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Zimbabwe Workers: No Reason to Commemorate Labor Day


FILE: Members of the Zimbabwe Congress of Trade Unions hold banners advocating for the scrapping of taxes on pension benefits.Hundreds of workers converged in Harare, Sunday, May, 1, 2005, to celebrate International Workers Day. (AP Photo)

FILE: Members of the Zimbabwe Congress of Trade Unions hold banners advocating for the scrapping of taxes on pension benefits.Hundreds of workers converged in Harare, Sunday, May, 1, 2005, to celebrate International Workers Day. (AP Photo)

Most workers in Zimbabwe’s south-eastern city of Masvingo say they are facing deteriorating working conditions, getting low salaries and generally struggling to make ends meet due to a depressed local economy, which has resulted in low production in many companies.

The workers say as a result, Labor Day has become an ordinary event since they are doing what they call non-rewarding formal and informal jobs in Zimbabwe.

One of the most disgruntled workers is Sheila Gakava, an employee of the local branch of the National Railways of Zimbabwe, who says there is nothing to celebrate on Labor Day.

“This used to be an important day in my life but not anymore. I am failing to fend for my family and my children have dropped out of school so to me celebrating this day makes no sense. I am actually contemplating migrating to other countries to seek greener pastures.”

Another local worker, Zachariah Chikwenya, says most employees are working for nothing.

“There is nothing much to celebrate, we are facing economic challenges in the country. We will be just celebrating our poverty. We are just hoping for a better future and it is hope that’s is keeping us alive. Non-payment of salaries and the deteriorating working environment and pressure from home is affecting our performance at work so things are not rosy for us.”

Zimbabwe’s largest workers’ representative body, the Zimbabwe Congress of Trade Unions or ZCTU, says although the labor situation is bad in the country, it is going ahead with national preparations for Labour Day.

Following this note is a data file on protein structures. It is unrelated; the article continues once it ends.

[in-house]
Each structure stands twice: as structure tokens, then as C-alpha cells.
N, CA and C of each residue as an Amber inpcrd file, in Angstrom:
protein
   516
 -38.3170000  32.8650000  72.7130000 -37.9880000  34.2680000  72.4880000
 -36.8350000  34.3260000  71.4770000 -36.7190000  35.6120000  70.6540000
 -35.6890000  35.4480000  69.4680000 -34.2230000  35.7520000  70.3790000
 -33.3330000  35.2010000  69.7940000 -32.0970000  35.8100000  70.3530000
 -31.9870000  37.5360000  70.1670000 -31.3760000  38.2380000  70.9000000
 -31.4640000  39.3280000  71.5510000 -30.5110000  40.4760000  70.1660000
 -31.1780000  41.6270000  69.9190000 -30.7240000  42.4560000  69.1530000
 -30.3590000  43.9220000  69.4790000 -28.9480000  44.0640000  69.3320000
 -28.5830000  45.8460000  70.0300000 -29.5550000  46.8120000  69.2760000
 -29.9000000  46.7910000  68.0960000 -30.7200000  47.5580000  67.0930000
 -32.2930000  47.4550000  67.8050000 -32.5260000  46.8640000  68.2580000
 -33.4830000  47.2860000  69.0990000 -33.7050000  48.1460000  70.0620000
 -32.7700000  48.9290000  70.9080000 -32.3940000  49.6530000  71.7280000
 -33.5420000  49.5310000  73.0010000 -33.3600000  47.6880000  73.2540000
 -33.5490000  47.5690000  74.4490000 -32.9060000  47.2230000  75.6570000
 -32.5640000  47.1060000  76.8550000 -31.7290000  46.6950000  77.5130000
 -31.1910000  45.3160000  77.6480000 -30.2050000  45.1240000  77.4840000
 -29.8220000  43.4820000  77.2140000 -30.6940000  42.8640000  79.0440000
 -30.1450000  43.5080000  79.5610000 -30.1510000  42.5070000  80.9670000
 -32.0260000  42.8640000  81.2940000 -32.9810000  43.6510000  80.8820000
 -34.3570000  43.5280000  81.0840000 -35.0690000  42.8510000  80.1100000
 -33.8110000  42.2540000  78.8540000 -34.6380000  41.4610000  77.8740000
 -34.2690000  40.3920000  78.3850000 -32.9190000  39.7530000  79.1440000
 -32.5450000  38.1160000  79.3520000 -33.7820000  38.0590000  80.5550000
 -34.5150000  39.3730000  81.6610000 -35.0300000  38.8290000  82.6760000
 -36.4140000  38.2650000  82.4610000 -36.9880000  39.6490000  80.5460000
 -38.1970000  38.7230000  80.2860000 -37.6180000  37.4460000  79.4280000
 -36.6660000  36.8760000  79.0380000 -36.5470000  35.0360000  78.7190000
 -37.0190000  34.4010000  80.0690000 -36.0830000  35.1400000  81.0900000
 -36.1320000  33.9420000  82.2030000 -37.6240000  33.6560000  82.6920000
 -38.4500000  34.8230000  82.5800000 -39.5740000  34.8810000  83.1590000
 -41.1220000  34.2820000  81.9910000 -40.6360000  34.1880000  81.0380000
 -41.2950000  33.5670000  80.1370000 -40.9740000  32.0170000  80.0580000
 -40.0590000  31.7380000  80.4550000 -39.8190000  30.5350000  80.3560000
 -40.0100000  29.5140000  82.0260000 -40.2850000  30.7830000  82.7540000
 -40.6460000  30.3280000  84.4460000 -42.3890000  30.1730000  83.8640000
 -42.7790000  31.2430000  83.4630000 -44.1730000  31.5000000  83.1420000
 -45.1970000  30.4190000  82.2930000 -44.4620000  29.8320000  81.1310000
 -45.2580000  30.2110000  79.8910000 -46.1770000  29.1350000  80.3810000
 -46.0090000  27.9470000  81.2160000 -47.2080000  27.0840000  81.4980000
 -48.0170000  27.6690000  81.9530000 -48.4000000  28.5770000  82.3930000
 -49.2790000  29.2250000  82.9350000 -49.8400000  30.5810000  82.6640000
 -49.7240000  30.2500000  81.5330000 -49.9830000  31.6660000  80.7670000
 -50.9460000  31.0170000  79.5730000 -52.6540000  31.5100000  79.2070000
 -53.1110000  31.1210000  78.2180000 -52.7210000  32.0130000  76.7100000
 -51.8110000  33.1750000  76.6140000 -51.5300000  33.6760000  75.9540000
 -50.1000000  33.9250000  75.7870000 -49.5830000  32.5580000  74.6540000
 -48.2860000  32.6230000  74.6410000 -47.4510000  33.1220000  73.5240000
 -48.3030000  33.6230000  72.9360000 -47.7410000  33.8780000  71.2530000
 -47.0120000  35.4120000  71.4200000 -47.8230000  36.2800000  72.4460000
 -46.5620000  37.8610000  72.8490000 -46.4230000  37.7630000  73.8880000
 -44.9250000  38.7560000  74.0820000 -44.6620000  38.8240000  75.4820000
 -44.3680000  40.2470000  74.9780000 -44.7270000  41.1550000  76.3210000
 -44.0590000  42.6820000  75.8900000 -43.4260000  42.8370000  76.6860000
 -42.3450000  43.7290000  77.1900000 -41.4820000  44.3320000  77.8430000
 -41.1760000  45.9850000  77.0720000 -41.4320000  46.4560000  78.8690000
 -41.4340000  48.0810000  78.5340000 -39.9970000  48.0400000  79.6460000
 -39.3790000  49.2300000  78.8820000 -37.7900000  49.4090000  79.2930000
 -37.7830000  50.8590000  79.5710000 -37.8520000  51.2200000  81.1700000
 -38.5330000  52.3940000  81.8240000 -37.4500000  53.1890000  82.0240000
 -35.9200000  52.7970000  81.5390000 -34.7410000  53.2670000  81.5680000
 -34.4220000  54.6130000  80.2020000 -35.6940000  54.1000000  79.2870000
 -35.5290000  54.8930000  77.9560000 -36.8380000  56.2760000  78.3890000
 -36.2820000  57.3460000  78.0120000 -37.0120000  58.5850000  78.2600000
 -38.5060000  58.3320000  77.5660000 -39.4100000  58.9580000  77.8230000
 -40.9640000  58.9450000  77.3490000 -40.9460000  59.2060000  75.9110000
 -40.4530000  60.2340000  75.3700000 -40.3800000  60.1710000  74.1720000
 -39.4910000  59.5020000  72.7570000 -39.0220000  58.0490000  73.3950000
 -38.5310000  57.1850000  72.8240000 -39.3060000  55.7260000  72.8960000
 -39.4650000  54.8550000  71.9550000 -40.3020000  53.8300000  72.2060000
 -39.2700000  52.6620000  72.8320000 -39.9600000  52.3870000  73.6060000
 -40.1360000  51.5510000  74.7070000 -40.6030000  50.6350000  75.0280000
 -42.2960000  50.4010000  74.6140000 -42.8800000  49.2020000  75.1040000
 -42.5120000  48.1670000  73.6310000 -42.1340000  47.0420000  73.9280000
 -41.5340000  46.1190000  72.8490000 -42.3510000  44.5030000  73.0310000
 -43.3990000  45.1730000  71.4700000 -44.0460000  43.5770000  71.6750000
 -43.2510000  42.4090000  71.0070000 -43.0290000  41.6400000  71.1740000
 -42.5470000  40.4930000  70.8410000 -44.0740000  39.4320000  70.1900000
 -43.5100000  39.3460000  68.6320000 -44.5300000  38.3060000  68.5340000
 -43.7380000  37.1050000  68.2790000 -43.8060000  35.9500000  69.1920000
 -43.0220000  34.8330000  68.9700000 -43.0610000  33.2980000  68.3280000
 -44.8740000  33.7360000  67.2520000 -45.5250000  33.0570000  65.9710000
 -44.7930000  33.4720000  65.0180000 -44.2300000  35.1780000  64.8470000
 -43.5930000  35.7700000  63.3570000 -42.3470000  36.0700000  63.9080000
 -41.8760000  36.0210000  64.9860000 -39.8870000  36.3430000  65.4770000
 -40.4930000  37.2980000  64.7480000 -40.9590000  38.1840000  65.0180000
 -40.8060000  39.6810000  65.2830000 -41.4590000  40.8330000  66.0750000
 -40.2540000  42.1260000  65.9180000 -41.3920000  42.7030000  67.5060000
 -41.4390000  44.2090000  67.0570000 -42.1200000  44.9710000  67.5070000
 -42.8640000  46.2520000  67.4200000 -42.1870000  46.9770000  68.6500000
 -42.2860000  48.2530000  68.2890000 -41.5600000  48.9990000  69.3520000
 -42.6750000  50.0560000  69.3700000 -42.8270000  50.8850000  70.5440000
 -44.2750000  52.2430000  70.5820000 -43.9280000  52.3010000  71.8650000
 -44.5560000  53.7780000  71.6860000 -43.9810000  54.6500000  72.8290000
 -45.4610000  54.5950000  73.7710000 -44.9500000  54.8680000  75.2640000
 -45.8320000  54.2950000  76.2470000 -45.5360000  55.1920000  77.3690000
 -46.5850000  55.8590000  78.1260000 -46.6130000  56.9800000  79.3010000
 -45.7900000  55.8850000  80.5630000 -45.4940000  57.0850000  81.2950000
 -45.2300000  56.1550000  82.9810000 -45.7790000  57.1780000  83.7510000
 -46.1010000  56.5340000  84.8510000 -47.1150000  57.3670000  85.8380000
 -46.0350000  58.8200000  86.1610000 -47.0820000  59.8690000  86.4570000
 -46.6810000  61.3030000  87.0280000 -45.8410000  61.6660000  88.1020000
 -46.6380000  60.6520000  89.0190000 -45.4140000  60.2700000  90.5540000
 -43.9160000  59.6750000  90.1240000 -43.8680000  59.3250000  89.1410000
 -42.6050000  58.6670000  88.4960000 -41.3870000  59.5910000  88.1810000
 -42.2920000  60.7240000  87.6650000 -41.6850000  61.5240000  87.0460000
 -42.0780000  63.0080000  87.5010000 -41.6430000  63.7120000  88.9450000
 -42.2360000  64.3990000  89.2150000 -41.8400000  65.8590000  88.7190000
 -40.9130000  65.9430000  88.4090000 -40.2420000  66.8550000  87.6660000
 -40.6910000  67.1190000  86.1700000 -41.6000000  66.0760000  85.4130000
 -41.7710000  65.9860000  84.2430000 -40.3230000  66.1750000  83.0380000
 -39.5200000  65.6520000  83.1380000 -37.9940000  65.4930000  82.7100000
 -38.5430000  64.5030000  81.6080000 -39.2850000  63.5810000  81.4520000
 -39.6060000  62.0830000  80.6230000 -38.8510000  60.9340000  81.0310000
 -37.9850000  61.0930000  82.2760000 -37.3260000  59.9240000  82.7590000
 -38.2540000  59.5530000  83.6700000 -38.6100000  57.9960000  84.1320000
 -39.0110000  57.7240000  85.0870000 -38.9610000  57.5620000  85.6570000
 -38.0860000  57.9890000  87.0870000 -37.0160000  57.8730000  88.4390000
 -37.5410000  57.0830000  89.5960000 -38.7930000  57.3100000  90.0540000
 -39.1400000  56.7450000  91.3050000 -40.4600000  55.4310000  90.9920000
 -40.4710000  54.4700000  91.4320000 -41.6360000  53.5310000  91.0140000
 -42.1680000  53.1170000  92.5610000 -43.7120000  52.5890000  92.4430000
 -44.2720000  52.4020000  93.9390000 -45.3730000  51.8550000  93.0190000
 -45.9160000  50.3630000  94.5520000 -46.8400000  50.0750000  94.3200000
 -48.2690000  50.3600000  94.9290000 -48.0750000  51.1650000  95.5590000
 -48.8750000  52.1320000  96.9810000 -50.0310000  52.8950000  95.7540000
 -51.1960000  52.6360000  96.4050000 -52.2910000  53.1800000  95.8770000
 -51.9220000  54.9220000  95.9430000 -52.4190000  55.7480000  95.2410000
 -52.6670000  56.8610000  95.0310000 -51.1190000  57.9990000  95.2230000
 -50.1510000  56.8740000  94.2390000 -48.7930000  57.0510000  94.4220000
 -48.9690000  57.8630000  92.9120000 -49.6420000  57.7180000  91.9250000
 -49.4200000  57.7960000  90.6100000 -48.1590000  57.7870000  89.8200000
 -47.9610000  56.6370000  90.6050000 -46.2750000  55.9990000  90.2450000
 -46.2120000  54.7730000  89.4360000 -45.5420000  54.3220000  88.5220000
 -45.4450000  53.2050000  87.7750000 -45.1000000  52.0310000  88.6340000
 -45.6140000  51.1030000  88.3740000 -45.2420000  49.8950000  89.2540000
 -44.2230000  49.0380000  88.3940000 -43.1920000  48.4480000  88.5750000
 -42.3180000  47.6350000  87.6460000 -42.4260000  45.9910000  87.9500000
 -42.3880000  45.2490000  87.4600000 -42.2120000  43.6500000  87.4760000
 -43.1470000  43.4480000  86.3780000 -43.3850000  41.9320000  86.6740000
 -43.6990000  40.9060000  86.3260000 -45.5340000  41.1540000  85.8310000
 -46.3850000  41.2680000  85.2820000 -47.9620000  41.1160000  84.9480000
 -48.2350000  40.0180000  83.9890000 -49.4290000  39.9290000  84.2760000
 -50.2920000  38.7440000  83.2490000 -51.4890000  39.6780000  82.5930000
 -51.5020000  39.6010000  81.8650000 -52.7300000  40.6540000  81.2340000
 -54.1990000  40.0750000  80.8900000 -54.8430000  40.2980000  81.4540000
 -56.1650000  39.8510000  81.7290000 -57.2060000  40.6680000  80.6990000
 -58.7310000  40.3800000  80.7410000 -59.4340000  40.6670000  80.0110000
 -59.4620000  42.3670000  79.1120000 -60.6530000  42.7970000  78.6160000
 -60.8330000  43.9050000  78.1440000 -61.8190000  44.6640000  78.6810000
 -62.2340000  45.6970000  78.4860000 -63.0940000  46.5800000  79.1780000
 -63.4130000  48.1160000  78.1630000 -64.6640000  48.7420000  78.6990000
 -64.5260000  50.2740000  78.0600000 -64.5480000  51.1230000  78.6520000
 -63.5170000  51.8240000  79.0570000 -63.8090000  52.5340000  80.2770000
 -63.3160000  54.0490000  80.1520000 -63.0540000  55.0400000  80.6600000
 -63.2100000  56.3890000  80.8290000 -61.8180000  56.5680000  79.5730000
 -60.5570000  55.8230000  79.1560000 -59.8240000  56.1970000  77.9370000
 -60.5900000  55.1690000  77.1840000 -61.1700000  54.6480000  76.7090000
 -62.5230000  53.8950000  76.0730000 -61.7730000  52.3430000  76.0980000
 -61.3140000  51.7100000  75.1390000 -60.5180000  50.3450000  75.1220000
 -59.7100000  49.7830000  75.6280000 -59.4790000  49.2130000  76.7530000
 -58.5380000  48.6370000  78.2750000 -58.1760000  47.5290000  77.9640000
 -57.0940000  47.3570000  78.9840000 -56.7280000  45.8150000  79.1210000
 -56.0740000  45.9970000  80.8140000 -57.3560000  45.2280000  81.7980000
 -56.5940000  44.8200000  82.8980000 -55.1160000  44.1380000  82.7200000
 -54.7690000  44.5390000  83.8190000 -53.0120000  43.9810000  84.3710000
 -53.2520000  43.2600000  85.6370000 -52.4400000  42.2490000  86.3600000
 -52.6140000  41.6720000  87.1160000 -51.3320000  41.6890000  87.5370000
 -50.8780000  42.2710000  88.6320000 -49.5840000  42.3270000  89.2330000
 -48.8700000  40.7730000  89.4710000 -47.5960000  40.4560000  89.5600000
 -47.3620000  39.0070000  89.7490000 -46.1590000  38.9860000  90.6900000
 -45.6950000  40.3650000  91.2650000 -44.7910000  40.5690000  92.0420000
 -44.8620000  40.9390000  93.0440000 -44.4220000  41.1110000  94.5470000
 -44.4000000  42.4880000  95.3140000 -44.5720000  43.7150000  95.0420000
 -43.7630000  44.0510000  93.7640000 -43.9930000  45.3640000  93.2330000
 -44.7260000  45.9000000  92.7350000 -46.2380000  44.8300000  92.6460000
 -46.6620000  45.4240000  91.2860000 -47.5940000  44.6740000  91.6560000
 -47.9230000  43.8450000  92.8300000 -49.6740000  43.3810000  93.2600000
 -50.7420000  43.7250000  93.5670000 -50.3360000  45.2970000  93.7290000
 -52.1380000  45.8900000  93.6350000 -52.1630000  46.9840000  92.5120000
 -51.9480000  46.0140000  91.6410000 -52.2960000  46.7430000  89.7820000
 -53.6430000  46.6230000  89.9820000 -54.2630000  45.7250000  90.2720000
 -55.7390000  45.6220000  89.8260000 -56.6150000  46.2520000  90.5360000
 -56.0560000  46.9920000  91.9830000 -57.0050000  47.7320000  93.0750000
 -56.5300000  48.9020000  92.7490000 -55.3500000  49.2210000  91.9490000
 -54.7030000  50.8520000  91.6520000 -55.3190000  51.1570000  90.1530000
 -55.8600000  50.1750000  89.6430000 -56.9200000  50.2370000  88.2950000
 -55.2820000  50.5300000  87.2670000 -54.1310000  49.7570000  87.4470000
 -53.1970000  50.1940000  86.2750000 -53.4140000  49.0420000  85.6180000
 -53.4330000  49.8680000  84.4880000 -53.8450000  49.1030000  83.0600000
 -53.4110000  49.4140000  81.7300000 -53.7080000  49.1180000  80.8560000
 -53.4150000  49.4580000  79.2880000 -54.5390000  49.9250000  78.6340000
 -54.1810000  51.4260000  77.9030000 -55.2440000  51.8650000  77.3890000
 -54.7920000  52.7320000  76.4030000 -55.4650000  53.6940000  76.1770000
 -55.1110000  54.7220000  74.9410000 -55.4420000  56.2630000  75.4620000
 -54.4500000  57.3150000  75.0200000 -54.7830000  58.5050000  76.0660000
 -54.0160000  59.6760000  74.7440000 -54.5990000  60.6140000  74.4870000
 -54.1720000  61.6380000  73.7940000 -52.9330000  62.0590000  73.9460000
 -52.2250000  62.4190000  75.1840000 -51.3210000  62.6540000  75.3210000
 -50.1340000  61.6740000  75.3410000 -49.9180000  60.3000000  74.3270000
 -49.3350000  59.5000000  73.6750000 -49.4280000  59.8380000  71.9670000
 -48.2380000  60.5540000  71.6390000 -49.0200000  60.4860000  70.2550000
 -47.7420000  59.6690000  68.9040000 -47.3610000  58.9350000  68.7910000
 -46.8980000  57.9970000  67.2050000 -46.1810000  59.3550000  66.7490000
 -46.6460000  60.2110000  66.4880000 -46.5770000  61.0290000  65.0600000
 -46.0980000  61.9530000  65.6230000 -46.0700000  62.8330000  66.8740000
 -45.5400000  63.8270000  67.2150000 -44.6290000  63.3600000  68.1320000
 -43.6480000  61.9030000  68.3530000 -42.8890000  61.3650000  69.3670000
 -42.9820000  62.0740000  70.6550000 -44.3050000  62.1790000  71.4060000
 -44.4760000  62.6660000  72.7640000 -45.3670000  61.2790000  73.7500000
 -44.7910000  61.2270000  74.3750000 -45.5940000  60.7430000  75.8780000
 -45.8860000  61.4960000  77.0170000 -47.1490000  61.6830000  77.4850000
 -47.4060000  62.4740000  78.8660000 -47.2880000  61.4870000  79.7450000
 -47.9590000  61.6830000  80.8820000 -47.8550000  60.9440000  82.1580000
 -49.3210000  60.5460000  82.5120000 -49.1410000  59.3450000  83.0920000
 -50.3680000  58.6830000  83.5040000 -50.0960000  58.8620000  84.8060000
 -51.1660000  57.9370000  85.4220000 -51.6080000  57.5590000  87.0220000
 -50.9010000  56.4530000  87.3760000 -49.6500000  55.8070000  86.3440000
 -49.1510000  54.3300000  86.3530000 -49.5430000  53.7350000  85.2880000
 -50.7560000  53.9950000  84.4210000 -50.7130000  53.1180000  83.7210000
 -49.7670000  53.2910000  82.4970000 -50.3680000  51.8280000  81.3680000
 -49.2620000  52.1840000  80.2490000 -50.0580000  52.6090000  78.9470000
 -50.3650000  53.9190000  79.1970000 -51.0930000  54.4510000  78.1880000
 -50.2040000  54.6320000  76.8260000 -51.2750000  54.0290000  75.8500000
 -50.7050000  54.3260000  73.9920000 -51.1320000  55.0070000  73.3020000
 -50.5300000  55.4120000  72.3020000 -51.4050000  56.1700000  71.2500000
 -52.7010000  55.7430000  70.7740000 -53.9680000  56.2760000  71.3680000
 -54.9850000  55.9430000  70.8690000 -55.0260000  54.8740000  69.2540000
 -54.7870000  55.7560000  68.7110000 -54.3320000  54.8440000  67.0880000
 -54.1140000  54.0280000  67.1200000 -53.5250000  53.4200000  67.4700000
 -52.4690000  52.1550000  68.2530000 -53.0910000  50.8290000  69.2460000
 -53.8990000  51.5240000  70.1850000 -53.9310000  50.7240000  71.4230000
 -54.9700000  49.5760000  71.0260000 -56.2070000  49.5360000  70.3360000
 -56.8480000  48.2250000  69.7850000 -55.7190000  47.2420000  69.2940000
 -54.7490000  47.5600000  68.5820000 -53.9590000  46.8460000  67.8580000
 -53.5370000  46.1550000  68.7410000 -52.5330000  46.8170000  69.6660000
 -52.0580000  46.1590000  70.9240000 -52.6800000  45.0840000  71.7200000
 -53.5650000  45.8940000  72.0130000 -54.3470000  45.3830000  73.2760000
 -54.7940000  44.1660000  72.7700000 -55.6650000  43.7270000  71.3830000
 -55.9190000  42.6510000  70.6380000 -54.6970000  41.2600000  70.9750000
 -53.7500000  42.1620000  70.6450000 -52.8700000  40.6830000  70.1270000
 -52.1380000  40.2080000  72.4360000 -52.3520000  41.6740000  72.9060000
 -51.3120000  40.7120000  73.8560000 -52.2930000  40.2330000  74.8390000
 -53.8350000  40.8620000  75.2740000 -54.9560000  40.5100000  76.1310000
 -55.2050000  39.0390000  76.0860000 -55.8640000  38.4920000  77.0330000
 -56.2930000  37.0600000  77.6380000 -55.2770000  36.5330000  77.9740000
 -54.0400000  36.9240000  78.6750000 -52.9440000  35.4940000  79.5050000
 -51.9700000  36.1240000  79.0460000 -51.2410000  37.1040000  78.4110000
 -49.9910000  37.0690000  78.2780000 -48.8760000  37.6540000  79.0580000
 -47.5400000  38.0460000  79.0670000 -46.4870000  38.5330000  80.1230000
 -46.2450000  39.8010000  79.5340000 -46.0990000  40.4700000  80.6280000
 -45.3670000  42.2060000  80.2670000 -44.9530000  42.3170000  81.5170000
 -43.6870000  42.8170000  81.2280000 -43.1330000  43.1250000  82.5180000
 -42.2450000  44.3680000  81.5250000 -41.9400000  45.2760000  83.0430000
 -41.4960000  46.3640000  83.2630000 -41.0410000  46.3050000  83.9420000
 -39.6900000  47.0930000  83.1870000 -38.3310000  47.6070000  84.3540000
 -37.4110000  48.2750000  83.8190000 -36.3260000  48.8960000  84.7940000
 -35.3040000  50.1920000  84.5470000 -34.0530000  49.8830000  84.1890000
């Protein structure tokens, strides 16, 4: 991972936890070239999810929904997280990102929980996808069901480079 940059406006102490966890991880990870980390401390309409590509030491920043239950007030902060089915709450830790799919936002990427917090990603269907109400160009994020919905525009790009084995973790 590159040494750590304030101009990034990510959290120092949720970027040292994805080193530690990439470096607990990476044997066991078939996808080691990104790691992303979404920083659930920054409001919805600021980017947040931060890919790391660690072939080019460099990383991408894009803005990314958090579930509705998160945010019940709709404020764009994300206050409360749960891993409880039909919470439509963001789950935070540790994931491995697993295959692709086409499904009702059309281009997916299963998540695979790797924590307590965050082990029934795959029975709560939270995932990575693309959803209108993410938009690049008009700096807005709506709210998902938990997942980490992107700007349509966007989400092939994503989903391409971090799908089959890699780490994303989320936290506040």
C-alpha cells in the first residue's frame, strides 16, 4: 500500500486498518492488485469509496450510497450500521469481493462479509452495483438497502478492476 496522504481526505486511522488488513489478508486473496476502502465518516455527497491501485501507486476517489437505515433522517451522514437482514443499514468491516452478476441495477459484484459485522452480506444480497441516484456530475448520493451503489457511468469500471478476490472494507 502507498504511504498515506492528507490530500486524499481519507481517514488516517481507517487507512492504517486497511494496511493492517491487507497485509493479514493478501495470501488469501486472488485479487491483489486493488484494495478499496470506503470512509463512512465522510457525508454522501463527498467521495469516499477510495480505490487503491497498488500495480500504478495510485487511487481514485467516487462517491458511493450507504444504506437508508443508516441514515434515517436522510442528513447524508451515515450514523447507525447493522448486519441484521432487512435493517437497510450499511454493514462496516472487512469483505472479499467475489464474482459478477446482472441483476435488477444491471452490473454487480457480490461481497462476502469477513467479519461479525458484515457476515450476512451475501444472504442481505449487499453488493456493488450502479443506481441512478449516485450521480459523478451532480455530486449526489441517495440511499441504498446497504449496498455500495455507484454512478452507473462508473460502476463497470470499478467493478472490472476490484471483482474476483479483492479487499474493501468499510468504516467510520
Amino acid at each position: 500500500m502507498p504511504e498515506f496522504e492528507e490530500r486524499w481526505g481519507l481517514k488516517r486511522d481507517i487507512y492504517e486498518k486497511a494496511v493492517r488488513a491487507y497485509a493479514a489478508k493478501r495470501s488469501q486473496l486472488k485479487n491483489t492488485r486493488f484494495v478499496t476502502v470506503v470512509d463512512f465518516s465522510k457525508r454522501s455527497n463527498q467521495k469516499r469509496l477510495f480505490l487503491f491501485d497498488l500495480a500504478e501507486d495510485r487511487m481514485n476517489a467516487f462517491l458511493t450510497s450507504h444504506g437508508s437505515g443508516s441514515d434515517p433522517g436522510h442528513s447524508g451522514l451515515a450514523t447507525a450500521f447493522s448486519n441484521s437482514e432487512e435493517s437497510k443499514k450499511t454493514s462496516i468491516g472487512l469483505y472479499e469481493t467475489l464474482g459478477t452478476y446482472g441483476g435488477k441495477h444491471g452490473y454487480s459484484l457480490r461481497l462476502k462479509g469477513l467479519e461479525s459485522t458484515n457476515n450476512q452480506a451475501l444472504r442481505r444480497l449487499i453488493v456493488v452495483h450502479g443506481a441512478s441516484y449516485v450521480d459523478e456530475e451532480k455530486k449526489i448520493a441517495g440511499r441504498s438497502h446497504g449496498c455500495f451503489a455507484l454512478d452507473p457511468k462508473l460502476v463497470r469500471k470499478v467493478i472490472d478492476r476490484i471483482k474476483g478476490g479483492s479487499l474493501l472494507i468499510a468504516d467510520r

Michael Kandukutu, ZCTU national organising director, says preparations are at an advanced stage for marking Labor Day.

“ZCTU is going to be commemorating workers’ day at 30 centres in the country. Our structures are busy fundraising and organising and mobilising for the event. We will be commemorating under the theme Defending Workers’ Constitutional Rights Our Prerogative.”

ZCTU bemoaned the violation of workers’ rights in the country and the general decay of the economy, which it says is contributing towards the impoverishment and suffering of workers.

ZCTU gender director, Fiona Magaya, says women are facing a serious violation of their rights and continue to suffer more despite their rights being enshrined in Zimbabwe’s constitution.

“We are not happy as women. We are actually mourning, you find out that women are still being discriminated, there is still the patriarchal belief that women cannot lead and should not have positions of influence at workplaces. Men still demand sexual favours from us for them to promote us and that is a gross violation of our rights. We are still far from getting gender equality.”

Kandukutu says workers in Zimbabwe are facing a number of challenges. “In the past it used to be a commemoration but not anymore, workers are facing challenges, a lot are losing their jobs emanating from the July 17 Supreme court ruling that saw the sacking of over 28,000 workers.

“Our government is promoting labour market flexibility and labour laws that allow employers to hire and fire workers at will. There is no rest for workers and us as ZCTU so we continue to fight the workers’ struggle.”

Zimbabwe has declared the first day of May a national holiday to give workers a chance to commemorate Labor Day but employees says the holiday has lost meaning.

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